Asks CEOs, recruiters, entrepreneurs and HR managers about the employment situation in the UK and they will all tell you the same thing: the UK is suffering from a severe skills shortage.

In the tech industry this problem is fast becoming chronic. Politicians of all political hues have waded into the debate to attribute a source to the problem. Some pointing to the schools system, others to too much immigration or too little, and the rest blaming universities, the attitude of young people or businesses. It’s easy to opine about why there aren’t enough people within the job market with the right level of skill, but it’s much more productive to look at solutions. In our experience, the Knowledge Transfer Partnership (KTP) that we have with The University of Essex could be the answer if it is applied on a wider basis and across other industry sectors.

Henrik Nordmark is head of data science at data science consultancy Profusion. Image credit: Profusion

In a nutshell, a KTP aims to improve postgraduate skills and business research by creating a framework where a university can send a recent postgraduate to an organisation to undertake a specified project. The cost of the project is shared between the Government and the organisation.

It’s a win-win situation, postgraduates quickly improve their skills and get valuable work-experience, businesses get additional support, the completion of a useful project and to assess, for minimal cost, a potential new recruit. At Profusion, we’ve used our KTP to help build our data science team and undertake important research that has aided business development.

Normally, recruiting highly skilled data scientists would be a laborious process, there simply aren’t that many out there in the UK. Thanks to the KTP, we had the opportunity to interview a solid list of candidates both directly and from the extended network of The University of Essex and indirectly via positive word of mouth.

An opportunity for all tech companies

According to Innovate UK, there are currently 800 collaborations between organisations and universities resulting in 10,000 KTPs. Around 70 percent of graduates are offered employment at the end of the KTP. My point is not to wax lyrical about what we are doing and KTPs in general, but to make it clear that there is no reason that KTPs or similar mechanisms cannot be adopted en masse by tech companies. There isn’t a solid figure on how many startups have taken advantage of KTPs, but from a cursory look at the organisations involved, the numbers aren’t huge.

On the one hand, I’m sure many tech startups would argue that they don’t require heavy-hitting academic quality research. However, that’s missing the point of a KTP and reflects a short-sighted approach to skills-development. For minimal cost and risk, tech companies can establish a mechanism where they get a first look at students with excellent potential. As there is no commitment to hire, the research project can also be seen as an extended job interview. It can also act as a break on the drain of top quality graduates to the financial sector by educating graduates on alternative career paths that don’t have traditional graduate recruitment and training schemes.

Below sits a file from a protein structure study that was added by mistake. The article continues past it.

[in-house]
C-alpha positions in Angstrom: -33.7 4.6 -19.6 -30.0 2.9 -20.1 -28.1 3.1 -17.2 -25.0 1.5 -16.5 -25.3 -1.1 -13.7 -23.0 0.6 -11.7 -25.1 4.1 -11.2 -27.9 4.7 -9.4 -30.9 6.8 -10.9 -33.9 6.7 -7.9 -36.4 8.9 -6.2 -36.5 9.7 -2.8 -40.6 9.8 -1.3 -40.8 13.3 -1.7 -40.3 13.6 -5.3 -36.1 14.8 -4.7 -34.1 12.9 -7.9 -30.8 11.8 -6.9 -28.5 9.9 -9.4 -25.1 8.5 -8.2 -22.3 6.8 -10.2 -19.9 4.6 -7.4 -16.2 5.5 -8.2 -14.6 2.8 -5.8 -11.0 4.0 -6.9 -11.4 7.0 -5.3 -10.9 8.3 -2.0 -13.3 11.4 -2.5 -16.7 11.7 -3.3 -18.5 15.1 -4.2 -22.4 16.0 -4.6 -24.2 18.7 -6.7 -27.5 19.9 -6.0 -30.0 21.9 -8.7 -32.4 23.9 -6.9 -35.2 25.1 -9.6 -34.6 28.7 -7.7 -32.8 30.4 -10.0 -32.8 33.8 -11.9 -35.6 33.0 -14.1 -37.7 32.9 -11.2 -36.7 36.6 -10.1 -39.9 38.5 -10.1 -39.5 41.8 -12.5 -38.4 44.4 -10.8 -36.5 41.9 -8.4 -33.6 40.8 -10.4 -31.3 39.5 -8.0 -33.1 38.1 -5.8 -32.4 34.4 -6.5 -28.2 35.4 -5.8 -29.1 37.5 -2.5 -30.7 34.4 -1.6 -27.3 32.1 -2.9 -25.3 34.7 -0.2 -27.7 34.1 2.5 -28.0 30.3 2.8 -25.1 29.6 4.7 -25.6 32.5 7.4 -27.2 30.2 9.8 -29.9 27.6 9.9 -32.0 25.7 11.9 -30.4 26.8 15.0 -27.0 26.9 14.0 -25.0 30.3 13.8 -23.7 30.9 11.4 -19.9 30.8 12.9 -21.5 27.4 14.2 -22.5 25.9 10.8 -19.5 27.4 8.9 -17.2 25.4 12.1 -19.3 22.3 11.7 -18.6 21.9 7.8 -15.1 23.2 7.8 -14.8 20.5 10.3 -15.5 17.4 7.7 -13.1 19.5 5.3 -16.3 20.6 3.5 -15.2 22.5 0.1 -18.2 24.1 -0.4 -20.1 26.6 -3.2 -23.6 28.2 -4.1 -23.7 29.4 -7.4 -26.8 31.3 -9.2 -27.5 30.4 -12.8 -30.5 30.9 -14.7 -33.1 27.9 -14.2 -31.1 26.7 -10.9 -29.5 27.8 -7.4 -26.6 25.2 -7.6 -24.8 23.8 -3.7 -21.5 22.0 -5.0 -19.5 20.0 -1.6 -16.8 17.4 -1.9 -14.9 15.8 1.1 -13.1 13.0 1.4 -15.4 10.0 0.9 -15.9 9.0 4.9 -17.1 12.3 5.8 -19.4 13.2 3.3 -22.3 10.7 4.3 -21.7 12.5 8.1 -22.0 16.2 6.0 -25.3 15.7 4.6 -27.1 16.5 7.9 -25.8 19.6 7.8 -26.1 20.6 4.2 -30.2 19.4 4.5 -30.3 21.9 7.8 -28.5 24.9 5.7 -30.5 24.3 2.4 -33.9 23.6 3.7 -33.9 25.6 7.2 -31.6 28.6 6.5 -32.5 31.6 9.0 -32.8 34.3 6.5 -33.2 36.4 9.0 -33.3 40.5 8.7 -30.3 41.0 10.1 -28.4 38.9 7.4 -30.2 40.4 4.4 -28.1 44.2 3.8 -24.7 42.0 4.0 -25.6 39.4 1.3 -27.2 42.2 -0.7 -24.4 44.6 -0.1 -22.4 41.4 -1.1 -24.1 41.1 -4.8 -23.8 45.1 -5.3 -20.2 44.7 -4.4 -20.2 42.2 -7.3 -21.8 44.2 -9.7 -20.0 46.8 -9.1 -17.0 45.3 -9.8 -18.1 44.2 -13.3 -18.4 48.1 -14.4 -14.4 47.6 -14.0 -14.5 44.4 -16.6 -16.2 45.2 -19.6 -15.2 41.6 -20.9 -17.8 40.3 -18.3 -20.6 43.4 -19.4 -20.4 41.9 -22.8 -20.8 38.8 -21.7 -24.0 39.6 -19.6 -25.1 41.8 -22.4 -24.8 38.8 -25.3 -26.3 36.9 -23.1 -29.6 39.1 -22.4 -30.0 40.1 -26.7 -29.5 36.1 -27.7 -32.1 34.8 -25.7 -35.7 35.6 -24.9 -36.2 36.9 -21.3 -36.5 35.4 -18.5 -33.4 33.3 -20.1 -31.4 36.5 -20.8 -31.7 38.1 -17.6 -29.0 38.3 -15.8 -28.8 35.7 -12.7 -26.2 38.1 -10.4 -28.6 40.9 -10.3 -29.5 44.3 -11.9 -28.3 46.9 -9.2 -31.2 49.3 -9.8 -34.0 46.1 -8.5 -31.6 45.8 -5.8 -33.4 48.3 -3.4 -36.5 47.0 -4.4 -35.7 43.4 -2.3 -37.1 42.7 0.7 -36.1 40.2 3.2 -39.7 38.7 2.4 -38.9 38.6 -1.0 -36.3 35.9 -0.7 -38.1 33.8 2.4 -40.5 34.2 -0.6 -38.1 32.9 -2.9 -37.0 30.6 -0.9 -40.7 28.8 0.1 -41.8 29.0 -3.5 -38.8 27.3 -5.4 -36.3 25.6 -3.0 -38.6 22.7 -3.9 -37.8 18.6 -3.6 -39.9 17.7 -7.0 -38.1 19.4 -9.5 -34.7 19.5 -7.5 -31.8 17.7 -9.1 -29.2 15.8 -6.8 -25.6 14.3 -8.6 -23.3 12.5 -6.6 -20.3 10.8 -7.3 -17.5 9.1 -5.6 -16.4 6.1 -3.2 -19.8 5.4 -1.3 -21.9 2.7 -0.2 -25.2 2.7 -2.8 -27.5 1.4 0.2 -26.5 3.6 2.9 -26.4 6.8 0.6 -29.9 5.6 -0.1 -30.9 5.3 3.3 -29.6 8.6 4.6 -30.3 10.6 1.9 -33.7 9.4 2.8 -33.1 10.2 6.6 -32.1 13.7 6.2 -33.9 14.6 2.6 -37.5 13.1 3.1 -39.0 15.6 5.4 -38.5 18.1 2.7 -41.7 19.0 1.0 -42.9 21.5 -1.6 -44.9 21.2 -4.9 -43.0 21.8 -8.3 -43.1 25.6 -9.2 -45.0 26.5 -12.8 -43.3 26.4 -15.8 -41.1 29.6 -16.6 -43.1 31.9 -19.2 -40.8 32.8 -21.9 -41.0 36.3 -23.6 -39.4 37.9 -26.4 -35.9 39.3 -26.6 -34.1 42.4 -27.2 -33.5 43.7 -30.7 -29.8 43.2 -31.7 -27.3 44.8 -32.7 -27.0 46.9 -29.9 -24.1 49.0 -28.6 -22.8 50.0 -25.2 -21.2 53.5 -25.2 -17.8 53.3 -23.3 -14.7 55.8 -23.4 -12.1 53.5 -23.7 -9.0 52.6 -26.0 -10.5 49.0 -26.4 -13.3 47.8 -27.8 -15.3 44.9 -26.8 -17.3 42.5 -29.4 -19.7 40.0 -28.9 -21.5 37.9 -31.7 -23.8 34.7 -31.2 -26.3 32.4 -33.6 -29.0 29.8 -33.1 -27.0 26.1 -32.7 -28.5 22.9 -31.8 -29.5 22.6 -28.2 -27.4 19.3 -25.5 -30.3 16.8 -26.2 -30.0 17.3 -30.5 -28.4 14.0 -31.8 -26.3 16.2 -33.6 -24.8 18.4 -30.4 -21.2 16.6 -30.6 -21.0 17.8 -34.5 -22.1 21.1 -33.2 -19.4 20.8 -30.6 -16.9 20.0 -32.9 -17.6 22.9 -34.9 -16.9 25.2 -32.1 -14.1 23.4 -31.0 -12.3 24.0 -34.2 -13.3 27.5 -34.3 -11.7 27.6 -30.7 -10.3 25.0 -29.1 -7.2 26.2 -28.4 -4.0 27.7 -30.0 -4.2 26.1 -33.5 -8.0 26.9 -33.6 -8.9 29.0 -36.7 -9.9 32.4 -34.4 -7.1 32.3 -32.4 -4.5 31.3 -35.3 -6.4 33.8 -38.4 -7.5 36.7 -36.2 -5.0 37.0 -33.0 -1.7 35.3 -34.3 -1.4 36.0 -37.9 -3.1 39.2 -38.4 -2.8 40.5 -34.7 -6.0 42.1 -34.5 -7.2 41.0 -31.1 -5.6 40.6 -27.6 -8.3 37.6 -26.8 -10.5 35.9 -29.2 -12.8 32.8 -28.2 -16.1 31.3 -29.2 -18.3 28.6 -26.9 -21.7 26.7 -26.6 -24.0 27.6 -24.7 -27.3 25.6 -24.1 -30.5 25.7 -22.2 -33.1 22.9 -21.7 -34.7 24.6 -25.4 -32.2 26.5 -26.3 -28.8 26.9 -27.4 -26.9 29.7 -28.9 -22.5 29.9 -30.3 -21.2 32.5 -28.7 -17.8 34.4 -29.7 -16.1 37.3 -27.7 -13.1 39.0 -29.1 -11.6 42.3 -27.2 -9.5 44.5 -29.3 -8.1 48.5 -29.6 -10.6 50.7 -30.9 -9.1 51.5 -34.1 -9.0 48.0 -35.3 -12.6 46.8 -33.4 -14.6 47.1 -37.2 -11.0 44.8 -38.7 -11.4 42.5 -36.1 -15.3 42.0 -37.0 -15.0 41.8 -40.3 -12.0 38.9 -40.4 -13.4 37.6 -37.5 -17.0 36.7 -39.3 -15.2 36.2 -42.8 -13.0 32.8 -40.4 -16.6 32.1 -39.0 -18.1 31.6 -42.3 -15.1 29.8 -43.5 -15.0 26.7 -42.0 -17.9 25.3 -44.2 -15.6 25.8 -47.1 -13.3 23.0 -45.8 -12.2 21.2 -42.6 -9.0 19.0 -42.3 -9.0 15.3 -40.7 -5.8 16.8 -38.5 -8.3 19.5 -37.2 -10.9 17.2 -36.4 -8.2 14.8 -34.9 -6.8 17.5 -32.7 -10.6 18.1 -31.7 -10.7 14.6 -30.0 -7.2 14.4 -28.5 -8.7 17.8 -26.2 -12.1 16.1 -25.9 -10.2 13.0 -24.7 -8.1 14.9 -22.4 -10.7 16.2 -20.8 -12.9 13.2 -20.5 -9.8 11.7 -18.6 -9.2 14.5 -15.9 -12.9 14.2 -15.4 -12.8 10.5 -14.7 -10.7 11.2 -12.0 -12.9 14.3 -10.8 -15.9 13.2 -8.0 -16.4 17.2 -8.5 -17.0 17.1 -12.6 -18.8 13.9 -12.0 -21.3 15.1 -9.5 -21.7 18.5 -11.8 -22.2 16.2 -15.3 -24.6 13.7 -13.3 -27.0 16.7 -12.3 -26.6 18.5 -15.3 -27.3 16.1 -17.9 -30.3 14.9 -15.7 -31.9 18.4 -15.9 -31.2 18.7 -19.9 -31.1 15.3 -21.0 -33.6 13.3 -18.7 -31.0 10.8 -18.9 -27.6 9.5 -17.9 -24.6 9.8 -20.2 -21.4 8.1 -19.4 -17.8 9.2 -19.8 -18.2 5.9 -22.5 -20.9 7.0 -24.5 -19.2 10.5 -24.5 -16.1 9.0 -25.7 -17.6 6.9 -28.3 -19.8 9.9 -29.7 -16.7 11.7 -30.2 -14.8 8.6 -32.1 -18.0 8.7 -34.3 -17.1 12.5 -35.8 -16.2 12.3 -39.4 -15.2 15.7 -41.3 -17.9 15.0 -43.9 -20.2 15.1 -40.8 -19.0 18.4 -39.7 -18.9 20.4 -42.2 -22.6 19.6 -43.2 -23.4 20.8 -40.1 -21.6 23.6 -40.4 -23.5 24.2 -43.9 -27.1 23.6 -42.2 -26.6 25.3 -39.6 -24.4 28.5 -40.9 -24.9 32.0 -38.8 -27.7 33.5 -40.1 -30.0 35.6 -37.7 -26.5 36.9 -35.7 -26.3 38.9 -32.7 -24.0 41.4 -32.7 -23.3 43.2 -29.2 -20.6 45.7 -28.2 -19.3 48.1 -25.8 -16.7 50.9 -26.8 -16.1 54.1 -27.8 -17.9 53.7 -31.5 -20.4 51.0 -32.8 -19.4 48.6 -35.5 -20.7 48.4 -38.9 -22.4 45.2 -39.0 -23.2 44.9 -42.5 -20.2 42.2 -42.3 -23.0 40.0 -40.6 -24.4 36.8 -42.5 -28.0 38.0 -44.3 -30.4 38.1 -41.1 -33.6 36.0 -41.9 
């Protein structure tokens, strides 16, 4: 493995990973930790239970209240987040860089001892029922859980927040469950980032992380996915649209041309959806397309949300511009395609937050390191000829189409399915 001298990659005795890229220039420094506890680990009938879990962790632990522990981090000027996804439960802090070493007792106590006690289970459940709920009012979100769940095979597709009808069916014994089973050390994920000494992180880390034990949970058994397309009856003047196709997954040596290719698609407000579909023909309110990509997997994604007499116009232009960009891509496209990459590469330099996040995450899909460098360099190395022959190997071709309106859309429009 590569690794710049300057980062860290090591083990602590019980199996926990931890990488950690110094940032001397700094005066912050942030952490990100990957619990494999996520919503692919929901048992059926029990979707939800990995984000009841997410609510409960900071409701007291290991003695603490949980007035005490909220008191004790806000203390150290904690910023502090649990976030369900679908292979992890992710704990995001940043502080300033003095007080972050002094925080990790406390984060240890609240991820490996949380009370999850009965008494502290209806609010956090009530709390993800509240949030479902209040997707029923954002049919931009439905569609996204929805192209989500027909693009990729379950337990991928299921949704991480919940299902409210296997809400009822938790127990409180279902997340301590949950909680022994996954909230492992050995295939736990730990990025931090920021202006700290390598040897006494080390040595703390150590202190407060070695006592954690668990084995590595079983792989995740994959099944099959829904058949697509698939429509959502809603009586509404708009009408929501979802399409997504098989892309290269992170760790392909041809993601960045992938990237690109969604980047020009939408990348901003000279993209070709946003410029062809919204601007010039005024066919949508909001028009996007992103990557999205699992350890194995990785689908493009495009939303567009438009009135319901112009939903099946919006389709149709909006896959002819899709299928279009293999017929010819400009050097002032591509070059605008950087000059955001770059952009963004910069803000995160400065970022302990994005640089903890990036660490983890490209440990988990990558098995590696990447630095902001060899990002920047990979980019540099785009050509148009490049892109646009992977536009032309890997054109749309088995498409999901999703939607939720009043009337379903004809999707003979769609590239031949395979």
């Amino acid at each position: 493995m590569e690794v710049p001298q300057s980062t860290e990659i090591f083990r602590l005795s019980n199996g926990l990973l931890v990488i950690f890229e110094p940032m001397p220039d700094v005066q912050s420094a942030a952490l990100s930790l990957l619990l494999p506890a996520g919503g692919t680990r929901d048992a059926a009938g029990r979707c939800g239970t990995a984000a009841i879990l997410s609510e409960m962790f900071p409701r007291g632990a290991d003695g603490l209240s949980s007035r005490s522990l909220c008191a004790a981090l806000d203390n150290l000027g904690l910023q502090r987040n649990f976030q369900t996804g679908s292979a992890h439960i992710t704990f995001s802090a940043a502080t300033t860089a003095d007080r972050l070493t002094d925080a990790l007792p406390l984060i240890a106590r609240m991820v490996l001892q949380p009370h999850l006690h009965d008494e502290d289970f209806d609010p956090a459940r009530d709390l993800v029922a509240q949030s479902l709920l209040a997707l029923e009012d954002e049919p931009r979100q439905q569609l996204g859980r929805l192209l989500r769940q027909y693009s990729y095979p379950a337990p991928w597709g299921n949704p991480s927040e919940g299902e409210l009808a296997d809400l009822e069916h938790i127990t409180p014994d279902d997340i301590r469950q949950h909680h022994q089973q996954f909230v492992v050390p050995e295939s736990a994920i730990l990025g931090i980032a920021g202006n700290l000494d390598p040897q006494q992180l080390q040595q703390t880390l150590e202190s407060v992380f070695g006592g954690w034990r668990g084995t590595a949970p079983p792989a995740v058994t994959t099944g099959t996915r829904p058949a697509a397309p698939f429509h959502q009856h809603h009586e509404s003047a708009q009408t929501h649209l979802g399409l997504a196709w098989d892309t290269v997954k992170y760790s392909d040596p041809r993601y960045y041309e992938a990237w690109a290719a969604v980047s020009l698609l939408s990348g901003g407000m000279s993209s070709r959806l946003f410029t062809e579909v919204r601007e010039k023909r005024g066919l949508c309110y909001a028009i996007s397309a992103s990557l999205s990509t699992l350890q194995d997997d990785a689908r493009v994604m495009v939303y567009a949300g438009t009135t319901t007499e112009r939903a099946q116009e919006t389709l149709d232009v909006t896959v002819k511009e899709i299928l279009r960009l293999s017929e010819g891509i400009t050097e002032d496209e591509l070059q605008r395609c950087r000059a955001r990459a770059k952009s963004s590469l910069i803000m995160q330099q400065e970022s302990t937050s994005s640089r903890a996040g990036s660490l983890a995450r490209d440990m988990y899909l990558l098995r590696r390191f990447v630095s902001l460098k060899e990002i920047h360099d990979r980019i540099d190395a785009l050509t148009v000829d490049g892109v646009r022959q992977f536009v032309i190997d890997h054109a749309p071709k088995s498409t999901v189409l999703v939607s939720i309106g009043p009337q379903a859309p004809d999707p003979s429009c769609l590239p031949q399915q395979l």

At the moment the KTP programme is relatively small and is designed to cover highly specialised technical skills. Nevertheless, it reflects an excellent blueprint for how larger public-private development and recruitment projects could work. If government funding for KTPs was increased and its benefits more widely known, it could provide a silver bullet for the tech skills gap.

Startups should be proactive

In the interim, more startups should consider approaching universities to set up ad-hoc, informal partnerships that will give faculty members a clearer indication of the skills and knowledge that is required and also provide more hands-on training for students and graduates. The tech sector is incredibly dynamic and it is becoming increasingly difficult to teach a curriculum with the flexibility and range that is needed.

Failure to address the tech skills gap through more hands-on training and closer collaboration will only perpetuate the creation of a generation of graduates that have limited options within the UK’s tech industry.

Addressing the problem is in everyone’s interest, as a limited pool of talent slows growth and pushes up hiring costs. If a KTP can provide Profusion with a supply of data scientists, arguably, currently the most niche and increasingly sought after skill set in the tech industry, then there is no reason why, if applied on an institutional basis, it can’t go a long way to solving the industry-wide recruitment problem.

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